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    WANTED: artistic eye (forget architecture)

    By Christian Hemrick
    Sep 12, '06 11:30 PM EST

    That's what I heard this afternoon in studio.

    As an addendum to my earlier blog, my professor assessed the final composition of our spatial analysis, pointed out a few strengths, gave a little criticism, and abundantly assigned everyone the task to forget architecture. Our goal for the rest of the year is to learn spatial relationships/understanding/manipulation...We are to create a new way of thinking (lines, planes, surfaces, projections, implications...) while becoming confident with different model/drawing media that we will use in the up-coming years. Okay, i'm comfortable with that. I think I understand it, and I know I'm interested. What has got me concerned is the artistic eye. That is also what we will need. Or is it? I don't know...What did she mean?

    I was one of the few lucky ones who received positive feedback, and yet I can't get that art "thing" out of my head. Do I have it or not? When will I realize? How important is it? Is it innate, natural, something that you are born with? Can I develop it if I don't have it? How long will it pertain to architecture, or at least the roots of any aesthetically pleasing design?

    One thing I am pretty sure of is that the architecturally artistic eye is not "free form." There is an order. It's not finger paint, collage, graffiti, fencing, or slam dancing. But it is, i know it is. Yet how do I differentiate? What's good, what's bad. What do I include? What do I reference, analyze, focus on???????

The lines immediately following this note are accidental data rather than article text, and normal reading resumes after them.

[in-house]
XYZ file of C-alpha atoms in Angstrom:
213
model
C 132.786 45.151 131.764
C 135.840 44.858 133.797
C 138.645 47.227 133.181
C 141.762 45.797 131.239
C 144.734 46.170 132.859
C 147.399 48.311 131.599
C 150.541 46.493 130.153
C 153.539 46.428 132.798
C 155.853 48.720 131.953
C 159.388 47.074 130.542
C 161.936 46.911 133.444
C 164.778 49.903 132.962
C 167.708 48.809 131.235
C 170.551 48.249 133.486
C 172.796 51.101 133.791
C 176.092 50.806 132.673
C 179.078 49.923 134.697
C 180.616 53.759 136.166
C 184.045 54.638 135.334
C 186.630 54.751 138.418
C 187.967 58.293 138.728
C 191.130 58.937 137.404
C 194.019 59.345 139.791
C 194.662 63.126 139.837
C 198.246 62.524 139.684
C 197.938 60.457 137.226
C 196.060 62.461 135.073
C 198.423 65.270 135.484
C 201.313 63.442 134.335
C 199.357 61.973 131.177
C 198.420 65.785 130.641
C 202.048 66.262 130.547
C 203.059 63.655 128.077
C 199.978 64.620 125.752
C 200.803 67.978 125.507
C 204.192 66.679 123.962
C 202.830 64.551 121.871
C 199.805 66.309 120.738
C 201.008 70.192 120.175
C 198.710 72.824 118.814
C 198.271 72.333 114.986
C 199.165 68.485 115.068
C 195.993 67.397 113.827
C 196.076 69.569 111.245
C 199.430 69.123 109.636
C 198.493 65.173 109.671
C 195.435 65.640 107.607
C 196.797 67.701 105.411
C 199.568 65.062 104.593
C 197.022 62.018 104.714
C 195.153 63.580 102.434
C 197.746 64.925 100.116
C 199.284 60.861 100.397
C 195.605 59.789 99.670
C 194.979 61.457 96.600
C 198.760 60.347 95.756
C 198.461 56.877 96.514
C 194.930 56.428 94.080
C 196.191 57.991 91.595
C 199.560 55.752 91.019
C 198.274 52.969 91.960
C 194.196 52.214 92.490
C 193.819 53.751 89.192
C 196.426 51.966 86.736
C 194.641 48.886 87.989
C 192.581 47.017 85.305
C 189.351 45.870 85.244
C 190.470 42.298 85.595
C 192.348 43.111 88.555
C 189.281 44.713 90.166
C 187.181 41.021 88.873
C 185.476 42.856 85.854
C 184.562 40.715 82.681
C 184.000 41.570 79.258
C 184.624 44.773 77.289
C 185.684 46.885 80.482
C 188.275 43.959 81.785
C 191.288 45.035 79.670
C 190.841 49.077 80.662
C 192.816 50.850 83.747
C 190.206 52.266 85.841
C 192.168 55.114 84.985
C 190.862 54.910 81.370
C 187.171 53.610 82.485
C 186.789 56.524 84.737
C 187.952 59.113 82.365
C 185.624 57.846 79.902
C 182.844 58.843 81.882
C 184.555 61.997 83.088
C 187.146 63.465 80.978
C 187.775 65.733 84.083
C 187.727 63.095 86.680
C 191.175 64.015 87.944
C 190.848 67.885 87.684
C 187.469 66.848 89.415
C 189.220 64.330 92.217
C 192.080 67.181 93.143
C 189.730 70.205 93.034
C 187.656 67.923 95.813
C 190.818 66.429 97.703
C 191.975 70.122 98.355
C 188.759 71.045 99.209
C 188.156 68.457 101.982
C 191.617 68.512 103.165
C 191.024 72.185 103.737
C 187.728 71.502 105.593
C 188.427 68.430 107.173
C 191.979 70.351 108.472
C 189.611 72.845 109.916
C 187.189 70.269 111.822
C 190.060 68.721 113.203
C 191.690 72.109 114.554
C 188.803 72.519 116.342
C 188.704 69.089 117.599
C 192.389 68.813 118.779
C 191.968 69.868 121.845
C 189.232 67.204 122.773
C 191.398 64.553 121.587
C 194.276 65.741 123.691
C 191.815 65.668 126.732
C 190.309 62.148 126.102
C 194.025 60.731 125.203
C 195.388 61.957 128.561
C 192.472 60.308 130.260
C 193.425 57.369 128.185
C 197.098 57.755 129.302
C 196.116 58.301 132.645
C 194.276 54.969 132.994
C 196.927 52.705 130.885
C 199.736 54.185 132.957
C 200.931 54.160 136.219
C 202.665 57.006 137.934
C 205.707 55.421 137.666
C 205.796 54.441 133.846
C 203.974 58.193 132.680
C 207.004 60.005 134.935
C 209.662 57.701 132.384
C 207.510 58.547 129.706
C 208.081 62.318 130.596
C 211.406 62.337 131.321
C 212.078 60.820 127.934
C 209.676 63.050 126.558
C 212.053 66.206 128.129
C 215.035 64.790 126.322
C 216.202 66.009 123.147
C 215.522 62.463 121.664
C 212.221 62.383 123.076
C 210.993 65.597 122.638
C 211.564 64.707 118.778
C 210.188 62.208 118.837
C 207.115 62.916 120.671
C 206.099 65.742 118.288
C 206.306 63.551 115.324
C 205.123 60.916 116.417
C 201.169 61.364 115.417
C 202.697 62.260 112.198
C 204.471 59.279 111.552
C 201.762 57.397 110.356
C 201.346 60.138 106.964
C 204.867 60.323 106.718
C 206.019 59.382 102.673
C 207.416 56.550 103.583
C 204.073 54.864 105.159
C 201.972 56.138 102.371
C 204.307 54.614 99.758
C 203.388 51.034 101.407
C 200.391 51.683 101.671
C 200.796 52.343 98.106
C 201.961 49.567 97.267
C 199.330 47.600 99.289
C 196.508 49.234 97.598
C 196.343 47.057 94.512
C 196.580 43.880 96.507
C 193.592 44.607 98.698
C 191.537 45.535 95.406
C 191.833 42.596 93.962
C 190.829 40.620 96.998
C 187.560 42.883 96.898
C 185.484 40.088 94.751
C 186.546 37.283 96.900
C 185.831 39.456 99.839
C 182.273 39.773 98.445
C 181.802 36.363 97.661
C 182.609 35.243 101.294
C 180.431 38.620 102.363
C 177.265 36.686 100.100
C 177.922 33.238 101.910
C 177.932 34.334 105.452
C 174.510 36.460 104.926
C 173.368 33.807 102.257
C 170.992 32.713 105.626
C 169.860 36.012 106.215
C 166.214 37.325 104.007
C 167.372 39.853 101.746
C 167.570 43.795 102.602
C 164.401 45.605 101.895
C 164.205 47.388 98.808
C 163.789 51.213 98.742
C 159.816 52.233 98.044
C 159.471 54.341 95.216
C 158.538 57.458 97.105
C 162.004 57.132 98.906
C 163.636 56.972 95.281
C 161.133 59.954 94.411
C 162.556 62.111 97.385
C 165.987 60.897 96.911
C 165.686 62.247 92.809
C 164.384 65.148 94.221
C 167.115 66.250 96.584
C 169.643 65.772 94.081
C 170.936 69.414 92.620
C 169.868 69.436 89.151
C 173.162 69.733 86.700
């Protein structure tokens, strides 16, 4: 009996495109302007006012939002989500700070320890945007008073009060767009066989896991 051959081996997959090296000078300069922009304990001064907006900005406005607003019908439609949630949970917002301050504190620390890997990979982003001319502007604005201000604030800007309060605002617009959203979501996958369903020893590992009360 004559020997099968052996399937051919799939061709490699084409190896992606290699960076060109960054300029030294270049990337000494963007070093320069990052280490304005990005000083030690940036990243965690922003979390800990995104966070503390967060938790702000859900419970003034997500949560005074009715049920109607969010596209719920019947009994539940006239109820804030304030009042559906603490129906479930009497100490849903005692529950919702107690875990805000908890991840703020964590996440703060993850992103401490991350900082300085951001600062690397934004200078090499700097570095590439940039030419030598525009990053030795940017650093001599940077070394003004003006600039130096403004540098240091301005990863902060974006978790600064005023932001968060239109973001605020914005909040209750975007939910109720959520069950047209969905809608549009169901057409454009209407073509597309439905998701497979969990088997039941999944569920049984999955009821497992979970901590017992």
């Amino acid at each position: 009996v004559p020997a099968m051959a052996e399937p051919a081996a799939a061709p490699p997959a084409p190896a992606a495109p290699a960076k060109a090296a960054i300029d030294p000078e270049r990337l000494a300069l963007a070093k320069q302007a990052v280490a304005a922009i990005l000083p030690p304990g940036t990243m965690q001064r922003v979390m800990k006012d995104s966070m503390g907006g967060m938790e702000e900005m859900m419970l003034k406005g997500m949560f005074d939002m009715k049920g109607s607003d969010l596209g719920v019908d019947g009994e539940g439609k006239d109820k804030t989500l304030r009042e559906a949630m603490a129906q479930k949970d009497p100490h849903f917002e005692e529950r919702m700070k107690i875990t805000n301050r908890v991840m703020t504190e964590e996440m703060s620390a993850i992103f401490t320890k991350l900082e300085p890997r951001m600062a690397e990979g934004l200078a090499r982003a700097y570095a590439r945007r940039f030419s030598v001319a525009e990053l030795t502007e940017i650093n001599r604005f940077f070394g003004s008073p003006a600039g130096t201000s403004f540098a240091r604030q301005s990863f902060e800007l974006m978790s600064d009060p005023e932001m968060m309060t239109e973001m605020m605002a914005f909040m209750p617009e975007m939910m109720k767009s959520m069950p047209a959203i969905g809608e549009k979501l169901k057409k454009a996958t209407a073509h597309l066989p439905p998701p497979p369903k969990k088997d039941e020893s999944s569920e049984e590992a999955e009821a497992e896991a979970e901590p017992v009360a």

• Arjun Bhat

      welcome to life as an architecture student :)

      Sep 13, 06 12:12 am  · 

      a tip for you, buy Wolfflin's Principles Of Art History...

      Sep 13, 06 7:17 am  · 
      Christian Hemrick

      i'll do that-thanks-

      Sep 13, 06 11:16 am  · 
      drums please, Fab?

      make it look good.

      that's all you need to know ~

      with your artistic eye you should be able to look at something and instantly have an opinion. if asked, 'do you like this?' you should be able to reply 'yes' or 'no' and then say what's good or bad about it.

      never answer 'yes and no'. i mean, what's the point of that? everything has good and bad points, but you need to be able to look at something critically and say if it is good or bad.

      and don't be fooled with your own hard work. always be critical and honest with yourself so you don't go too far with something that has no chance of being good.

      Sep 13, 06 3:35 pm  · 
      Christian Hemrick

      excellent-makes sense. i do have opinions, so that's a start. grabbin' the bull with conviction is just a matter of that-just grab'em. the critical assessment will have to develop. more exposure, more renderings, more life...cheers.

      Sep 14, 06 8:27 pm  · 

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